it; but it was seven weeks, from our leaving the coast, before we got into it. This was an interval, in which we believed we should well nigh have reached the easternmost parts of Asia: But we were so baffled with the contrary and variable winds, which for all that time perplexed us, that we were not as yet advanced above a fourth part of the way. The delay alone would have been a sufficient mortification; but there were other circumstances attending it, which rendered this situation not less terrible, and our apprehensions perhaps still greater than in any of our past distresses. For our two ships were by this time extremely crazy; and many days had not passed, before we discovered a spring in the fore-mast of the Centurion, which rounded about twenty-six inches of its circumference, and which was judged to be at least four inches deep: And no sooner had our carpenters secured this with fishing it, but the Gloucester made a signal of distress; and we learnt that she had a dangerous spring in her main-mast, twelve feet below the trussel-trees; so that she could not carry any sail upon it. Our carpenters, on a strict examination of this mast, found it so very rotten and decayed, that they judged it necessary to cut it down as low as it appeared to have been injured; and by this it was reduced to nothing but a stump, which served only as a step to the topmast. These accidents augmented our delay, and occasioned us great anxiety about our future security: For on our leaving the coast of Mexico, the scurvy had begun to make its appearance again amongst our people; though from our departure from Juan Fernandes we had till then enjoyed a most uninterrupted state of health. We too well knew the effects of this disease, from our former fatal experience, to suppose that any thing but a speedy passage could secure the greater part of our crew from perishing by it: And as, after-being seven weeks at sea, there did not appear any reasons that could persuade us we were nearer the trade-wind than when we first set out, there was no ground for us to suppose but our passage would prove at least three times as long as we at first expected; and consequently we had the melancholy prospect, either of dying by the scurvy, or perishing with the ship for want of hands to navigate her. Indeed, some amongst us were at first willing to believe, that in this warm climate, so different from what we felt in passing round Cape Horn, the violence of this disease, and its fatality, might be in some degree mitigated; as it had not been unusual to suppose that its particular virulence in that passage was in a great measure owing to the severity of the weather; but the havock of the distemper, in our present circumstances, soon convinced us of the falsity of this speculation; as it likewise exploded some other opinions, which usually pass current about the cause and nature of this disease.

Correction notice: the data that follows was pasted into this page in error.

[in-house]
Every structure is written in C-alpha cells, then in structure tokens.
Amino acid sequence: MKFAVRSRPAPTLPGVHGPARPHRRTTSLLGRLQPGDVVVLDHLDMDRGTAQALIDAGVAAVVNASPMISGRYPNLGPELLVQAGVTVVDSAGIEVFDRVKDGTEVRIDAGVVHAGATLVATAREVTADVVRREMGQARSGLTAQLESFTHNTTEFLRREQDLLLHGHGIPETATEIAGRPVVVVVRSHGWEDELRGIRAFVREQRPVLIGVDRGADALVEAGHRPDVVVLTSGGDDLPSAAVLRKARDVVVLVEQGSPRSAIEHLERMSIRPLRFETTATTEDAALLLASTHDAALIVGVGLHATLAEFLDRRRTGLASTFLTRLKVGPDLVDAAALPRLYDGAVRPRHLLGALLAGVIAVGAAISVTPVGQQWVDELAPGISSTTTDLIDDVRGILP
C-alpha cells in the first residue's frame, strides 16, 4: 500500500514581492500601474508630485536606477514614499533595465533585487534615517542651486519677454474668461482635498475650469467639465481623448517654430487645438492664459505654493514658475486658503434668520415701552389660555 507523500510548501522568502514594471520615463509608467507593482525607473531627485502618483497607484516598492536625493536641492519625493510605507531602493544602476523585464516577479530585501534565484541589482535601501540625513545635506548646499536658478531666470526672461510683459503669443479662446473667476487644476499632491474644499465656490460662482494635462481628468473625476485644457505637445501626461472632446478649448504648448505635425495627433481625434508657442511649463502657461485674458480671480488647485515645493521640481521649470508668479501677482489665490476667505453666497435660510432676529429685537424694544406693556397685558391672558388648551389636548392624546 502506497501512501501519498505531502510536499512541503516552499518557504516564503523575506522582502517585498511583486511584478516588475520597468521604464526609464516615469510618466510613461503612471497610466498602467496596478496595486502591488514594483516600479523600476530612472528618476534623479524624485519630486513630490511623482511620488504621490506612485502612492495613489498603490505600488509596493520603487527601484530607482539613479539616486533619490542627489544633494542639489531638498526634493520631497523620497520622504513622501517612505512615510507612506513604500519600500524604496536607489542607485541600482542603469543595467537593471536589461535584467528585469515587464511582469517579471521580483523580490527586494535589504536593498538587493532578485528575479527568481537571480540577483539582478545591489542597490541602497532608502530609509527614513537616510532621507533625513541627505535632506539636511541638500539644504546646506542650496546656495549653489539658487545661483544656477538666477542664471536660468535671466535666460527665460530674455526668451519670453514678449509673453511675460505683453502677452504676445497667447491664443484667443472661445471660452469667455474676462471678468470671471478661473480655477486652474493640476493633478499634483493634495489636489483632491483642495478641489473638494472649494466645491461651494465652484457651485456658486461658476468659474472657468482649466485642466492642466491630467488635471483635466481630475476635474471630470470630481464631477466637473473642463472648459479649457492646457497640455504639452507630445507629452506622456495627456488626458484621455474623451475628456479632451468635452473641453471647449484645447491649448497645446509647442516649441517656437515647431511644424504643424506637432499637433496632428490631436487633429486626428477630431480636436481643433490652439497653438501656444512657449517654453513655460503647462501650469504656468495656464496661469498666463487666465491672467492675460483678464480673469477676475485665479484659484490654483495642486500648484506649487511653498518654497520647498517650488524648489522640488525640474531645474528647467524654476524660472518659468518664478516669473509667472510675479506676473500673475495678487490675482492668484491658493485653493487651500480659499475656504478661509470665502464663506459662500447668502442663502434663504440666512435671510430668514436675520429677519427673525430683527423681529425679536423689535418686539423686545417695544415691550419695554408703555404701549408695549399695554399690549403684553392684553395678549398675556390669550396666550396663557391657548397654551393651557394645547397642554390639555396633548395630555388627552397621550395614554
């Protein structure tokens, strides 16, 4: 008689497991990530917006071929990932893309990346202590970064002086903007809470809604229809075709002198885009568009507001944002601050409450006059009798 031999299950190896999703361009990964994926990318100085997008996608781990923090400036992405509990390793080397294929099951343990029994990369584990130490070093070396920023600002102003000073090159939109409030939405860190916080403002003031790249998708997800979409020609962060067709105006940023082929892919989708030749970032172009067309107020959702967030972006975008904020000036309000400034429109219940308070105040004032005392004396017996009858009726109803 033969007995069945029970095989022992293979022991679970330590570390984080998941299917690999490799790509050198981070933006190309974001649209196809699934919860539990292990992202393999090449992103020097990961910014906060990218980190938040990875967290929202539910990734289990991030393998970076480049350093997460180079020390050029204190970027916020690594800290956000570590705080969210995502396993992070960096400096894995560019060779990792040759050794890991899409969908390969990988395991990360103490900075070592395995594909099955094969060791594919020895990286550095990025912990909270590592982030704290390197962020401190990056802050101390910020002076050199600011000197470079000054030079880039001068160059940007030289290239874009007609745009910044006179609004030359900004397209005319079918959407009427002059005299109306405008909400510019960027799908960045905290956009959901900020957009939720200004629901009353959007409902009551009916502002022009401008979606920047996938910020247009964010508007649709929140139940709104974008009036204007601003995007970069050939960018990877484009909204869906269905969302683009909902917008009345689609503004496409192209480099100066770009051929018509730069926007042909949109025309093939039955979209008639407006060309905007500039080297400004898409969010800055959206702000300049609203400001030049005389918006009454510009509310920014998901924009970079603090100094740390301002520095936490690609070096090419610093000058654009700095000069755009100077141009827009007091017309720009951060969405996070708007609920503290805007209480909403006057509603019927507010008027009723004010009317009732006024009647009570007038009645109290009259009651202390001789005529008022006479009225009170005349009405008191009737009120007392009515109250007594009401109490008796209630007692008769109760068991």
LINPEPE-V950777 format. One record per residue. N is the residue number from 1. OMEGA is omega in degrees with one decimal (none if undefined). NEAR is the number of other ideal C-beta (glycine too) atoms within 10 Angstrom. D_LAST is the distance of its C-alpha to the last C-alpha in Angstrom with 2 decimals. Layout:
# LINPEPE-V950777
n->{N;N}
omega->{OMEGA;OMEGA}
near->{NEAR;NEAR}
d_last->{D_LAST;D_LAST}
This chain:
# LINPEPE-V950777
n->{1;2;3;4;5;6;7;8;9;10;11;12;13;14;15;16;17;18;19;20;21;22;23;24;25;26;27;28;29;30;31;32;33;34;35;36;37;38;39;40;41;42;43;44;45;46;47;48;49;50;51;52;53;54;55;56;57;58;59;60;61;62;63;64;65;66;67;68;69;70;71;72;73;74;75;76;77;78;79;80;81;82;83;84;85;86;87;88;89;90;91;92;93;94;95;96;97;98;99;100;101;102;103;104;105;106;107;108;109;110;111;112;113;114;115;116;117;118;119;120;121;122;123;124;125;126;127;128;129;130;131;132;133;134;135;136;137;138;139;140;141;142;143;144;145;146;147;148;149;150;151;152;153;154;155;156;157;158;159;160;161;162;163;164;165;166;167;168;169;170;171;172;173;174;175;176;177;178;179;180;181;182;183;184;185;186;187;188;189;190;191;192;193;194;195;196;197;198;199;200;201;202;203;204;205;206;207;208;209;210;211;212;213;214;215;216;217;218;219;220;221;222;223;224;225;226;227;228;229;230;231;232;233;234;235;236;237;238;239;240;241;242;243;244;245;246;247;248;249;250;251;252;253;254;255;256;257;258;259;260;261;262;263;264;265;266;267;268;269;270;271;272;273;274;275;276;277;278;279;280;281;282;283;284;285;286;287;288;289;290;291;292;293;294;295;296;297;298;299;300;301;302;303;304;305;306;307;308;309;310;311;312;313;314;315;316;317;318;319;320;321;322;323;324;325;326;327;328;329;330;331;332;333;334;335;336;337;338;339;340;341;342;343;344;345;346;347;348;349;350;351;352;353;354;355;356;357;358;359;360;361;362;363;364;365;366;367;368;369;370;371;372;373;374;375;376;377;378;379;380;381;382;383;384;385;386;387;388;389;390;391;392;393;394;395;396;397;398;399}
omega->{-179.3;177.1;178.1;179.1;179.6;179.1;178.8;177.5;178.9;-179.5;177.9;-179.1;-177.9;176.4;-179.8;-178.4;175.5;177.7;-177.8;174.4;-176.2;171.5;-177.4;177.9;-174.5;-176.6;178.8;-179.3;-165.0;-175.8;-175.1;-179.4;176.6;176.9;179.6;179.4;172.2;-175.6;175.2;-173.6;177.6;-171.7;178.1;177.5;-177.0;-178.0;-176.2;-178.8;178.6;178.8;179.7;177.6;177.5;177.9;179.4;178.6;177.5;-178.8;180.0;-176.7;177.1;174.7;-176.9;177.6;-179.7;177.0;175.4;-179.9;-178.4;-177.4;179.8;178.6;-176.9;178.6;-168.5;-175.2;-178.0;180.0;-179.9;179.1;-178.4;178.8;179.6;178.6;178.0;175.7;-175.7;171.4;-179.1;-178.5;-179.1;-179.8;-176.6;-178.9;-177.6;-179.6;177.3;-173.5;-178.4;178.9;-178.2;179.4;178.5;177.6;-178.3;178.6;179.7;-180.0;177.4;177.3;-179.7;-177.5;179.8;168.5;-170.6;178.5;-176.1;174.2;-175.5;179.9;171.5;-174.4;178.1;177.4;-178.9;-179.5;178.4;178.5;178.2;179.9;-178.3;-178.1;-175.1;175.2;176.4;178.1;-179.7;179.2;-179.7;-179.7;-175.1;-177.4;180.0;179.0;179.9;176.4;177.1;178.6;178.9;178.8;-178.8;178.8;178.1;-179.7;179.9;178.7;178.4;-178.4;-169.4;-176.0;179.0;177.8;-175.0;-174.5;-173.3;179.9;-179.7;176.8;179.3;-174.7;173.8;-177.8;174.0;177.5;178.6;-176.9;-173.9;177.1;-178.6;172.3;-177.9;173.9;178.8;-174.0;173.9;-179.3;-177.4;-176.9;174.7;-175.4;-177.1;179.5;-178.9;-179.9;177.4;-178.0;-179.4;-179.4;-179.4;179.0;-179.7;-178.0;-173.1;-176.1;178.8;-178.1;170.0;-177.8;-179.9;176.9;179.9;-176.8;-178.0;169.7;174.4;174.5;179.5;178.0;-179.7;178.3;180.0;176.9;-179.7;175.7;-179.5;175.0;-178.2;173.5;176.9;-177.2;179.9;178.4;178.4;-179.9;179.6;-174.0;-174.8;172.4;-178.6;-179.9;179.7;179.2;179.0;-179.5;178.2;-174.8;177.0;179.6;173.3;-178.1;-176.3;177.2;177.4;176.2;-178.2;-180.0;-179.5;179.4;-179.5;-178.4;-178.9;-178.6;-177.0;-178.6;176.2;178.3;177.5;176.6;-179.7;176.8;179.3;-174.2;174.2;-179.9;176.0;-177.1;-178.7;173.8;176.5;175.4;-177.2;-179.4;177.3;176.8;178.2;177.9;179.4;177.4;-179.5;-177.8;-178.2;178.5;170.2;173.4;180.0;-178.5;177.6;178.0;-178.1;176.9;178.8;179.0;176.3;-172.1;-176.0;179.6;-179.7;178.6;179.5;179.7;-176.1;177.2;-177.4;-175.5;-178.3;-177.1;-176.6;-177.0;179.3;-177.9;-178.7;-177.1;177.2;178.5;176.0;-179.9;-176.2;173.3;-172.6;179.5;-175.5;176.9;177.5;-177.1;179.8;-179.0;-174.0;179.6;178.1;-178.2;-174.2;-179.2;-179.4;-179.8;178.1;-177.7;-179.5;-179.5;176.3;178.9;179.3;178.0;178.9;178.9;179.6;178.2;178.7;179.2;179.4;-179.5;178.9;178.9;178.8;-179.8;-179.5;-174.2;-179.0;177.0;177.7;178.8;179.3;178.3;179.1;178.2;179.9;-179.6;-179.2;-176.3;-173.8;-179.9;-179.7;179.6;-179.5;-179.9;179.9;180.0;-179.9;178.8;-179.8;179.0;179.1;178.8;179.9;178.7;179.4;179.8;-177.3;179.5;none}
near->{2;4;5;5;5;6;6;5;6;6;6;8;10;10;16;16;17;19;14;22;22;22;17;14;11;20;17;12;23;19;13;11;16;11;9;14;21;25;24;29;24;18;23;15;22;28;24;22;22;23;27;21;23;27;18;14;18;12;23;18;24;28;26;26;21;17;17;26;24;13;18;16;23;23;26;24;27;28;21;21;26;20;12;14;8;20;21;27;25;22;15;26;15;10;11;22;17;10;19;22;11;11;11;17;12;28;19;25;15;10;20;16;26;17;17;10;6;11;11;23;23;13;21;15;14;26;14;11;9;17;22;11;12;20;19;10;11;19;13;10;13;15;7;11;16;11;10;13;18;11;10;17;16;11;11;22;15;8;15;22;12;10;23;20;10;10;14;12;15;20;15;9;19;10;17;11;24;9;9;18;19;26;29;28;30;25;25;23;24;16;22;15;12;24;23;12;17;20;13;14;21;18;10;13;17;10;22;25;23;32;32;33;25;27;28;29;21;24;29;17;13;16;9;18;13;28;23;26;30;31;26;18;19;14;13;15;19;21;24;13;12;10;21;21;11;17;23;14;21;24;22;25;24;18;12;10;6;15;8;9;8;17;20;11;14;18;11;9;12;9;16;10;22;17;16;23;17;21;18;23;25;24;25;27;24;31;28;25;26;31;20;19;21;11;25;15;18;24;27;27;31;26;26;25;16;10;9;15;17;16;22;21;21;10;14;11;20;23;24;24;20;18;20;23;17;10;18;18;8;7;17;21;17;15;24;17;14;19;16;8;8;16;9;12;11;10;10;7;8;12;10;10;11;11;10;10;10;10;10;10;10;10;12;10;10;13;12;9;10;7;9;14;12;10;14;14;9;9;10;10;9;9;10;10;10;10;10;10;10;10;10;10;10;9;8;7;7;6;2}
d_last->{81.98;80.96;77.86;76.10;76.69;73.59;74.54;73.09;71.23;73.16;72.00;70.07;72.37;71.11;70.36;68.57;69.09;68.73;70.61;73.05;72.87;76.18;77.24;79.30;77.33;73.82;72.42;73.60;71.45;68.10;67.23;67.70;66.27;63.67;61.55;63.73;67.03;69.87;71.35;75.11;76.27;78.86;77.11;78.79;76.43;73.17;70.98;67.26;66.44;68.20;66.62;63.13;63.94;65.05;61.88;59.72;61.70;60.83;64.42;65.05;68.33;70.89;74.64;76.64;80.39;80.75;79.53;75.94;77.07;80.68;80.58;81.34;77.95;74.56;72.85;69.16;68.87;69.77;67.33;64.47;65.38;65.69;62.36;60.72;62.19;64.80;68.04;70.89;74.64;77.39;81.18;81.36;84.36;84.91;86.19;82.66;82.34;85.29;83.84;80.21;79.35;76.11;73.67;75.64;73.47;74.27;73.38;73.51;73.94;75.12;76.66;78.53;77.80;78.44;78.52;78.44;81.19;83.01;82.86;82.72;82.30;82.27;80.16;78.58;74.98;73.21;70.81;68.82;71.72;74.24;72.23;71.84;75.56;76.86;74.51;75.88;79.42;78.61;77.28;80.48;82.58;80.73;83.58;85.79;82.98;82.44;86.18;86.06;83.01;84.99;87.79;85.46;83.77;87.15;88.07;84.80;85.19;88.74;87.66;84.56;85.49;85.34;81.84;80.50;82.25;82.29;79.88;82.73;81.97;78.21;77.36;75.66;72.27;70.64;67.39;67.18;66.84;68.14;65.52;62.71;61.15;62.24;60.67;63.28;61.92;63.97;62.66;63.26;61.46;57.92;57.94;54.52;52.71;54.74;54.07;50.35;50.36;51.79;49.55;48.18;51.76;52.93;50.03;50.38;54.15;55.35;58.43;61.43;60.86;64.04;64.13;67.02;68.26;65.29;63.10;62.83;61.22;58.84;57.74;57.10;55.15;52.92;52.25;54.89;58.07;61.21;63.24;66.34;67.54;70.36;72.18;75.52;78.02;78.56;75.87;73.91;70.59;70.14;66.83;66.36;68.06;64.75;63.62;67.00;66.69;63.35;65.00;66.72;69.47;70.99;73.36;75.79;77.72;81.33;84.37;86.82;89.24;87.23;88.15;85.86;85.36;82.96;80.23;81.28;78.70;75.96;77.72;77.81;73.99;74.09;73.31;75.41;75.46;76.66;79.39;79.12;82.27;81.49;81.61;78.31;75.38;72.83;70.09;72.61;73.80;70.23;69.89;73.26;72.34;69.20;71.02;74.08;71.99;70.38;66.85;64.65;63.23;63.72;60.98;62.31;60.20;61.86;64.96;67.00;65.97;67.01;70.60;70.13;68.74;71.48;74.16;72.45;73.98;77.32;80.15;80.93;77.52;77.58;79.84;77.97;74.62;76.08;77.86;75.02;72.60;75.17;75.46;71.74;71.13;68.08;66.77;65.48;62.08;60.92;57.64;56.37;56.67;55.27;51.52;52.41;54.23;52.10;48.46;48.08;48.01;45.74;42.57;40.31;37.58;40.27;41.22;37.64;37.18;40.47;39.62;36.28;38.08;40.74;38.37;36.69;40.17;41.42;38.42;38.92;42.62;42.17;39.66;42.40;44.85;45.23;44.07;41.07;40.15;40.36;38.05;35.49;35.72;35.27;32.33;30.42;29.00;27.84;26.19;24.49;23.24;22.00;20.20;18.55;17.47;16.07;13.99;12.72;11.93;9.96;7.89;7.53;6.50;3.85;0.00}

[Footnote 1: Some remarks respecting the nature and treatment of this disease are now given in the original, but being imperfect and conjectural, are omitted here.—E.]